Skip to main content
lives lived
Open this photo in gallery:

Ken Kirkby.Courtesy of family

Ken Kirkby: Painter. Raconteur. Fly fisher. Environmentalist. Born Sept. 1, 1940, in London, during an air raid; died June 20, 2023, of cancer in Nanoose Bay, Vancouver Island; aged 82.

I stopped to buy newspapers on the way to Ken’s. That was his only request. He wanted to know what the world was up to, even as he was leaving it. He smiled and put the Times Colonist and The Globe and Mail aside, not trying to stand, he was too weak for that, and apologizing for still being in his bathrobe, late in the afternoon. He managed, however, to tell some tall tales featuring himself. He always had time for that.

The last time I’d seen Ken Kirkby full of life he was standing on the porch of the small cabin he liked to rent on a B.C. trout lake. It was dawn and he was in his bathrobe, the same one, a coffee balanced on the railing, a small, faint blue cloud of smoke escaping him as he had his first cigarette of the day. He raised one hand, a salute, then swept his arm out toward the lake, still and shining, with trout rising, as if to say, this is all ours. He never rushed to go fishing. He waited until the conditions were just right, and he liked to guide his wife, artist Nana Cook and sometimes his son Michael Kirkby, whom he had with his first wife, Helen Michalchuk.

In his visits with Michael as a boy, he tried to make up for his absences by teaching him important life lessons: like how to wield a shotgun, pluck a grouse and cast a fly with the delicacy of a brush stroke. He also delighted in taking him for his first cheeseburger, knowing that his ex would not approve of fast food.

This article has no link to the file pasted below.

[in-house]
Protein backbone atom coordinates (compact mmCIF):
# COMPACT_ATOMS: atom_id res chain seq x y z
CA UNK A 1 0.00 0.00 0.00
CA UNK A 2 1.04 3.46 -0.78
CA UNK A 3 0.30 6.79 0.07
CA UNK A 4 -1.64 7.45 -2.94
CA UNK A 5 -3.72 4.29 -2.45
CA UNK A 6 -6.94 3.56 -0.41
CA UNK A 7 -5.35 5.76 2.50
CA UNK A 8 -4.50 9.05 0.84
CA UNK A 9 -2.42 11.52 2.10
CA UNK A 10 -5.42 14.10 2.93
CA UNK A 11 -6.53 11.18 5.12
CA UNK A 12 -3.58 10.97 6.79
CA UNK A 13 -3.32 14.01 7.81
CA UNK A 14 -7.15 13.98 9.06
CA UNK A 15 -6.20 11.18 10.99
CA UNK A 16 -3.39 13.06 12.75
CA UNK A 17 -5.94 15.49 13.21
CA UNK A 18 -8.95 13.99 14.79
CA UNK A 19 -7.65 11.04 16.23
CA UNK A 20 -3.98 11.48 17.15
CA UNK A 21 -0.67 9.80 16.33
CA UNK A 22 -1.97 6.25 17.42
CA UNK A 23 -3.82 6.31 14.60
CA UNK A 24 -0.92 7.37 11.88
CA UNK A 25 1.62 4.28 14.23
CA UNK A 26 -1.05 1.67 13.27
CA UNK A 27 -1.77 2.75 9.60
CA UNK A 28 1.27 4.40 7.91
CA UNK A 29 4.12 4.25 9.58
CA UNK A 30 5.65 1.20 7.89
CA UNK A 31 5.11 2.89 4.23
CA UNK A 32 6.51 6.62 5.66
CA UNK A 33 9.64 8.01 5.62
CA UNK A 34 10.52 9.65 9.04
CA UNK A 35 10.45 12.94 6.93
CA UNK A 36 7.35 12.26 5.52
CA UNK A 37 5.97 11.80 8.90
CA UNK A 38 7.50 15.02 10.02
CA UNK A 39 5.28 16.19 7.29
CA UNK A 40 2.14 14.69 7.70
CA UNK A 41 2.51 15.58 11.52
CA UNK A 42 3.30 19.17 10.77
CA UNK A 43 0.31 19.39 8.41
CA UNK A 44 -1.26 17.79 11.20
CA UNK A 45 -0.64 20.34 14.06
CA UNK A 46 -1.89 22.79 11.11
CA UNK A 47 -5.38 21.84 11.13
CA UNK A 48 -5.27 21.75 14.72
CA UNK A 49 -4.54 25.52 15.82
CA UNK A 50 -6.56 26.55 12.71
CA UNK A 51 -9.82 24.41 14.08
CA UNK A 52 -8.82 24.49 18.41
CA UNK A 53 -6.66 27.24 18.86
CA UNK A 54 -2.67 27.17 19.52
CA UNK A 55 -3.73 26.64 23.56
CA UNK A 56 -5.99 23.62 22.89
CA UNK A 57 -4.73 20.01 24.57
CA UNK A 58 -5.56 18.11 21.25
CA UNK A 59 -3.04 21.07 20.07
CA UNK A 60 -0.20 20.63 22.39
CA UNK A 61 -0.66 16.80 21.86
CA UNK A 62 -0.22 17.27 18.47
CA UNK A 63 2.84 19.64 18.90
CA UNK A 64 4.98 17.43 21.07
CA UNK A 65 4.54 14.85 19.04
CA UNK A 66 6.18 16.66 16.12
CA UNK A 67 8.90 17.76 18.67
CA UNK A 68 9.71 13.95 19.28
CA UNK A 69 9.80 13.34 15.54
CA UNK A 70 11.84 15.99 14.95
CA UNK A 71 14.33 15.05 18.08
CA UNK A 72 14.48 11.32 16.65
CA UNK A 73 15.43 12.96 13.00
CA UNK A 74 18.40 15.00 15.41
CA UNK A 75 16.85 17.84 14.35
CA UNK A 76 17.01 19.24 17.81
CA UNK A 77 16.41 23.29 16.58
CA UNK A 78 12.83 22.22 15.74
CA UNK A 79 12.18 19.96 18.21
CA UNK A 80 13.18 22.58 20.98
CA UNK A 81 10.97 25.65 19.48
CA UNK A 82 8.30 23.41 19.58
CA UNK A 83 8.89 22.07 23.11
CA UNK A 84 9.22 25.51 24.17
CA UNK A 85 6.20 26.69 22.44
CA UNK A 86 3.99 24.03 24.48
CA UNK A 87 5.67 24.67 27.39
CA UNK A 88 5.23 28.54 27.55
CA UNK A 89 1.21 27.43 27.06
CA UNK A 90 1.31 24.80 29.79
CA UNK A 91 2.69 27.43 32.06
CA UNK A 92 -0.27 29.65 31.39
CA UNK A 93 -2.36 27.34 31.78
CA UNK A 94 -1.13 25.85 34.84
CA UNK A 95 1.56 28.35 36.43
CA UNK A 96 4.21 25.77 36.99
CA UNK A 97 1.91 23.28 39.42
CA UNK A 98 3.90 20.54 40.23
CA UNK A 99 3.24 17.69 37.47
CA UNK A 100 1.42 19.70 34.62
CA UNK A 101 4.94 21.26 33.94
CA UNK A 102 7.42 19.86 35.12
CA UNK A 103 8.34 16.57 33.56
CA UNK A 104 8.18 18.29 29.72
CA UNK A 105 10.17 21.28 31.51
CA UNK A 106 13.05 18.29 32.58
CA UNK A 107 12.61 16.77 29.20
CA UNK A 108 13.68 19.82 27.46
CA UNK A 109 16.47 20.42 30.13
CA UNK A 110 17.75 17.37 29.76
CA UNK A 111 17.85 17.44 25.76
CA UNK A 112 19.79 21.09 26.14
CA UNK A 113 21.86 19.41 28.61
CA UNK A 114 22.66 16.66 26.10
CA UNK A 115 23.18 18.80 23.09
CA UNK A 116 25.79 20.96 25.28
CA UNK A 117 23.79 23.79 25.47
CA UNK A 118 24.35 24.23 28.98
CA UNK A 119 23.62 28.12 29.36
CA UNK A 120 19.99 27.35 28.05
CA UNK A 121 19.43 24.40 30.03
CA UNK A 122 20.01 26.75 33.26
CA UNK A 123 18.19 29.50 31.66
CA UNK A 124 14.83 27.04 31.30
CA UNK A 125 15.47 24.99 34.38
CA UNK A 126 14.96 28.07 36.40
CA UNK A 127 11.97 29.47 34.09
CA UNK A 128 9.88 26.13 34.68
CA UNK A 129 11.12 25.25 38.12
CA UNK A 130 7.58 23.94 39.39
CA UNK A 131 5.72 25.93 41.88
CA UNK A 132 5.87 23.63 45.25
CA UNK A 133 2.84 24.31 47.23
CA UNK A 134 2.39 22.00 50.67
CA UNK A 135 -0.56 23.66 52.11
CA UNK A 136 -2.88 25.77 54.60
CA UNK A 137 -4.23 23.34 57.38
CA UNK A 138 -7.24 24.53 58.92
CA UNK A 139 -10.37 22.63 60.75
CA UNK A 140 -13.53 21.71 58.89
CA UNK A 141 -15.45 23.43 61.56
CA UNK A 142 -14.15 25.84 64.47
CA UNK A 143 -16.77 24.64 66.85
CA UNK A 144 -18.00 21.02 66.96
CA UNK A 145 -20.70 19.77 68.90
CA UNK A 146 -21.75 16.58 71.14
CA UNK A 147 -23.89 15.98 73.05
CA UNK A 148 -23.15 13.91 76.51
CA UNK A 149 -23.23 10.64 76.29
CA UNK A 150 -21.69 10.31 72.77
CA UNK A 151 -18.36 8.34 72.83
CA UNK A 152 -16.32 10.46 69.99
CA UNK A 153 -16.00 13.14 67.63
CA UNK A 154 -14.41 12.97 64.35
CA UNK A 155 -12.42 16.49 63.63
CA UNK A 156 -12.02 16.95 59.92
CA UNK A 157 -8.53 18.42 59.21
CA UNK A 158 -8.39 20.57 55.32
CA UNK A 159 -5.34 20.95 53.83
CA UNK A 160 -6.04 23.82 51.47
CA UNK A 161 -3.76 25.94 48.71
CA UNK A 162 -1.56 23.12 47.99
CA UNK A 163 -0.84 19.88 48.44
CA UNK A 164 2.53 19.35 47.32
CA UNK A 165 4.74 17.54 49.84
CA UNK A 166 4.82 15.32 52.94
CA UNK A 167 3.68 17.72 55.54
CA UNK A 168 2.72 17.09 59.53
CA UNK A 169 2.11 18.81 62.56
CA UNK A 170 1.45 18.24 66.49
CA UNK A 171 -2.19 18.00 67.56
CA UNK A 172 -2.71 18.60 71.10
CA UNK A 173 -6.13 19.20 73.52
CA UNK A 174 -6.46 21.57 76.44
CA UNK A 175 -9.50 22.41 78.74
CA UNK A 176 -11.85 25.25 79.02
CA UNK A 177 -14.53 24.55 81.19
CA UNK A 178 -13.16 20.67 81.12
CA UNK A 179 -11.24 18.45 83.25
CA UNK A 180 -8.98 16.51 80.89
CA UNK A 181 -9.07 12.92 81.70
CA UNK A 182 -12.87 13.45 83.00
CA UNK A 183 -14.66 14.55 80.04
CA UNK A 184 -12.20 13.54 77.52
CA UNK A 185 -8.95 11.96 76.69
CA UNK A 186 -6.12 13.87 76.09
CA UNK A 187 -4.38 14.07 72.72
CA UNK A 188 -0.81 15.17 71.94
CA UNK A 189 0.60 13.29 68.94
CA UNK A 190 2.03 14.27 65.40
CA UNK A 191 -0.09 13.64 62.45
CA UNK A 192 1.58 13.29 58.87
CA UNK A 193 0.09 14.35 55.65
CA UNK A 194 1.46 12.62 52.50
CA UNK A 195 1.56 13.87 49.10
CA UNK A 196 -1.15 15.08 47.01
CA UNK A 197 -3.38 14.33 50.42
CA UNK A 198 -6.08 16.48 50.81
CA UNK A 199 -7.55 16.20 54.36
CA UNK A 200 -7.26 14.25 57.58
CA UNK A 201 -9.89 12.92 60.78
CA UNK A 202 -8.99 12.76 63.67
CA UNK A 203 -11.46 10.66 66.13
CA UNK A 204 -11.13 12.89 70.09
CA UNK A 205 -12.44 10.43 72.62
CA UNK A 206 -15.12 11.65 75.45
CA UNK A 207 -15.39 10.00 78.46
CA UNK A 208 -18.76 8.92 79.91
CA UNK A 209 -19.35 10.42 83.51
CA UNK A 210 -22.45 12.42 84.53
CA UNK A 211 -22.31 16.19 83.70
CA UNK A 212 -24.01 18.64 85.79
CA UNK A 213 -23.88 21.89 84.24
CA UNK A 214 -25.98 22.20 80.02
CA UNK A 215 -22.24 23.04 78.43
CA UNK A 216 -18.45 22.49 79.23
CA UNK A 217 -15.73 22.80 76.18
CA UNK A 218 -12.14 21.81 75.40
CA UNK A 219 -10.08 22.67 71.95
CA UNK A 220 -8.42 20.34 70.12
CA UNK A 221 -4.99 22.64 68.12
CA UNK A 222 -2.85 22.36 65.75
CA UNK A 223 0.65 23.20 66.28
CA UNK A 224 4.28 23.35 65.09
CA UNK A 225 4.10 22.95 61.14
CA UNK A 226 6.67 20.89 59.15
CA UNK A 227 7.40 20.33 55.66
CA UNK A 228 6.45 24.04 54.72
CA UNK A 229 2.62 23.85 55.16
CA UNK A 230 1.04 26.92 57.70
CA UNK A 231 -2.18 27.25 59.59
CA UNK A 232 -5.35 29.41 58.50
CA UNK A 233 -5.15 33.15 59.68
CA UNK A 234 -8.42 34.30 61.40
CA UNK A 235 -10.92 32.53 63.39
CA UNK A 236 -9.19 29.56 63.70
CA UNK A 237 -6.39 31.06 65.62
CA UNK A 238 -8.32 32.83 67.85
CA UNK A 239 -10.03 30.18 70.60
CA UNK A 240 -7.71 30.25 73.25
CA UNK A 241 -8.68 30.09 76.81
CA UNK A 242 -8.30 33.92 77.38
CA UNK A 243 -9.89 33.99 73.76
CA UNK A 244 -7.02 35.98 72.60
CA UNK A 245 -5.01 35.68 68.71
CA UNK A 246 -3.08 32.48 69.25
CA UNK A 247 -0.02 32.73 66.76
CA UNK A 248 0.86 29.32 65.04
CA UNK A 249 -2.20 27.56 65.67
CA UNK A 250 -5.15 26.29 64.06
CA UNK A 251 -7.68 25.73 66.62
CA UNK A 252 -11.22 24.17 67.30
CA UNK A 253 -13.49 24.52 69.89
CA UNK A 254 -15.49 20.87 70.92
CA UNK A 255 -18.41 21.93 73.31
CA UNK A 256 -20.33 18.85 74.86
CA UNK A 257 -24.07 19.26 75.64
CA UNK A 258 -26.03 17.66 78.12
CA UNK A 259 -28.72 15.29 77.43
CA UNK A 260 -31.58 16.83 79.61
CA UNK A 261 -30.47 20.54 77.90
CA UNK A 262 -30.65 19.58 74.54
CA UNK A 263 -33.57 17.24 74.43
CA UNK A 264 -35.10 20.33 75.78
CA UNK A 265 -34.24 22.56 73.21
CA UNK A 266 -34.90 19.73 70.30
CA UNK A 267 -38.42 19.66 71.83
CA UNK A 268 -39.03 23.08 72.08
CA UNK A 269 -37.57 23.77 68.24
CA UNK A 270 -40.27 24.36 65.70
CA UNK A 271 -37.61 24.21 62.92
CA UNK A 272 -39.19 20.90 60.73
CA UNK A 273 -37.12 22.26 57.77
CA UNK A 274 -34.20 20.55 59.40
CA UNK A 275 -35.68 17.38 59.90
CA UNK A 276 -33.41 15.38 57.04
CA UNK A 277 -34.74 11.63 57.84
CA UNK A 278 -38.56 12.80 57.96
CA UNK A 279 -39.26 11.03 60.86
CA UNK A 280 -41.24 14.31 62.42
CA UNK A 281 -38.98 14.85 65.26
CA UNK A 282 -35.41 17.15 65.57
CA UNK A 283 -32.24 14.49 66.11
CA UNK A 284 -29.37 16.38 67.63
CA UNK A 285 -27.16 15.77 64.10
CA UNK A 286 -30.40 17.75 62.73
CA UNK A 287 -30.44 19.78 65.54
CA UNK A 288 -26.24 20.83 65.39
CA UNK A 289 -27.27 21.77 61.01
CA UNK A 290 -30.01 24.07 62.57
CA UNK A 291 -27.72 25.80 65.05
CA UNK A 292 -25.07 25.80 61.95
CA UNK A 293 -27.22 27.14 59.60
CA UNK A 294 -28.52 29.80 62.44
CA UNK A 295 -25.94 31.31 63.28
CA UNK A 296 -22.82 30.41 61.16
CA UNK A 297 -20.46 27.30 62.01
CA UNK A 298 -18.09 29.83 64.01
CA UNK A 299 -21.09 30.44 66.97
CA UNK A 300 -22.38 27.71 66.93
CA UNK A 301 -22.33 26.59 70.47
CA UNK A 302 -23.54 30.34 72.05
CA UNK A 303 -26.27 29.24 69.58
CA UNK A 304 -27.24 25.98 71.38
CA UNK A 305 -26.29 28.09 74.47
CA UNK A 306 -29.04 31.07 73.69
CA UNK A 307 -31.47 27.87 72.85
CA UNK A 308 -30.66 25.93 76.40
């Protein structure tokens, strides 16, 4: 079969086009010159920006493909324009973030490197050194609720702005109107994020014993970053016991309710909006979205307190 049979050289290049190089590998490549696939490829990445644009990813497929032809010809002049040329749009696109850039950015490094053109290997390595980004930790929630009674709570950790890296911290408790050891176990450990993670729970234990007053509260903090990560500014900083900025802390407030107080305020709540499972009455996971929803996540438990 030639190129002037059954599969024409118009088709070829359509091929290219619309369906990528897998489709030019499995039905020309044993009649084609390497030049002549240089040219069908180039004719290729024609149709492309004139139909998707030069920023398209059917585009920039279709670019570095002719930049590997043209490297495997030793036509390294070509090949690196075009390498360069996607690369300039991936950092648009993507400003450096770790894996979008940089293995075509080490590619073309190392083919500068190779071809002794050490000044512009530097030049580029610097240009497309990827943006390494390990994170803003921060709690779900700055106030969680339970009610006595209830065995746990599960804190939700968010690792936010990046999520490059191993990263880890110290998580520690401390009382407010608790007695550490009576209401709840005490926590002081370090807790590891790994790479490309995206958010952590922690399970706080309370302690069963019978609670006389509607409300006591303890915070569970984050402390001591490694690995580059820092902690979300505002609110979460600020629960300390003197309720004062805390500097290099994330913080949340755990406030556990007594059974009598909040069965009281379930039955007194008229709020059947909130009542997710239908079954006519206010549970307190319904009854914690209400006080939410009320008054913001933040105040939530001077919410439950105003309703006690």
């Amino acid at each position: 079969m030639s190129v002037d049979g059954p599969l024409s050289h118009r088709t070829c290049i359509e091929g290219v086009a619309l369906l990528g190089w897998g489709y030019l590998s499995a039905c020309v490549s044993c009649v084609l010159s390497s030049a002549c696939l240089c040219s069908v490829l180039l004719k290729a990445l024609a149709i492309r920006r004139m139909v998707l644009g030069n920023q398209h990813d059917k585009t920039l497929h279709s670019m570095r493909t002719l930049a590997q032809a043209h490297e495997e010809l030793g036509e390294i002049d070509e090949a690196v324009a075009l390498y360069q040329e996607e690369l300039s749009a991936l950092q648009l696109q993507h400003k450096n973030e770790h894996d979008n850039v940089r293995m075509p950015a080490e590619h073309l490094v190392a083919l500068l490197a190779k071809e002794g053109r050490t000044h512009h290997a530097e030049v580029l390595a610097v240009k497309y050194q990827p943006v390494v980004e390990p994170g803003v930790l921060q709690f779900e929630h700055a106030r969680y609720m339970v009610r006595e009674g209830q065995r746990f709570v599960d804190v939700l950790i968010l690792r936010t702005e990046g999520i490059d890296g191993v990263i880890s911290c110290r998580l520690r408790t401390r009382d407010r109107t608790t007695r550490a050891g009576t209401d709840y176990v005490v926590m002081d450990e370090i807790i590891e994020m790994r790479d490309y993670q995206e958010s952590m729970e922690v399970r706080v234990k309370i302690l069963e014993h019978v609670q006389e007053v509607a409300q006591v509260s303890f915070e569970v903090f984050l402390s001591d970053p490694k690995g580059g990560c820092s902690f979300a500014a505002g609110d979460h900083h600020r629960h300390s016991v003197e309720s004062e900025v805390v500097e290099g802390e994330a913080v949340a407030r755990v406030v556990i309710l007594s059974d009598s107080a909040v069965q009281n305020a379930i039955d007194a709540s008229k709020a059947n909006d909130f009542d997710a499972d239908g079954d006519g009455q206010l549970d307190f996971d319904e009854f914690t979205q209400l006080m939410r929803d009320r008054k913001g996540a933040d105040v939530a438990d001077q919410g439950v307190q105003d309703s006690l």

The fish would go home to his smoker. On a cold winter’s day, he would pull out a trout and eat it, drinking from a bottle of homemade red wine, and he and Nana would talk about the day they’d caught that big fish, on the same lake where they were married in June, 2017, standing knee deep, with the wedding officiant gamely wading in with them. They had a glass of champagne after the ceremony and then went fishing, staying out until darkness fell on that long, perfect evening.

Ken spent his early years in Portugal, where he had his first art show, at age 16, in Lisbon. The praise he won then spurred him to make painting a lifetime career. Later, while he was still a teenager, his family moved to Canada, and he soon started painting big landscapes. As a young man he travelled in the Arctic, and he tried to get its essence, its soul, onto canvas.

Isumataq, an oil painting nearly four metres high and 46 metres long, took Ken 12 years to complete. Its massive scale was exhibited at Art Expo, in New York, the Museum of Nature, in Ottawa, and a few panels were displayed in Parliament in 1992. During the 2010 Vancouver Winter Olympics, the painting was shown at an ice rink, a venue that Ken said in Canada was like being displayed in a church.

For 20 years he had a studio near Bowser, on Vancouver Island, just above the high tide mark, in a red barn he reluctantly shared with a family of otters. Any rats that intruded were dispatched with an air rifle. There he mostly painted sweeping West Coast landscapes, the distant blue mountains, the pebbled shores.

Every few years he would organize an art auction to raise money for environmental causes, putting up dozens of his own paintings and cajoling other artists to donate their work. Once he had an idea, he would spring into action, and those in his circle would be towed in his wake, whether they wanted to be or not.

Ken did not know how to do nothing, and painted daily, leaving two unfinished canvases on easels in his studio. The lake seemed empty without him, but his friends poured a glass of Portuguese wine into the water as a goodbye toast.

Mark Hume is Ken Kirkby’s long-time friend.

To submit a Lives Lived:

Your Globe

Build your personal news feed

Follow topics related to this article:

Check Following for new articles

Interact with The Globe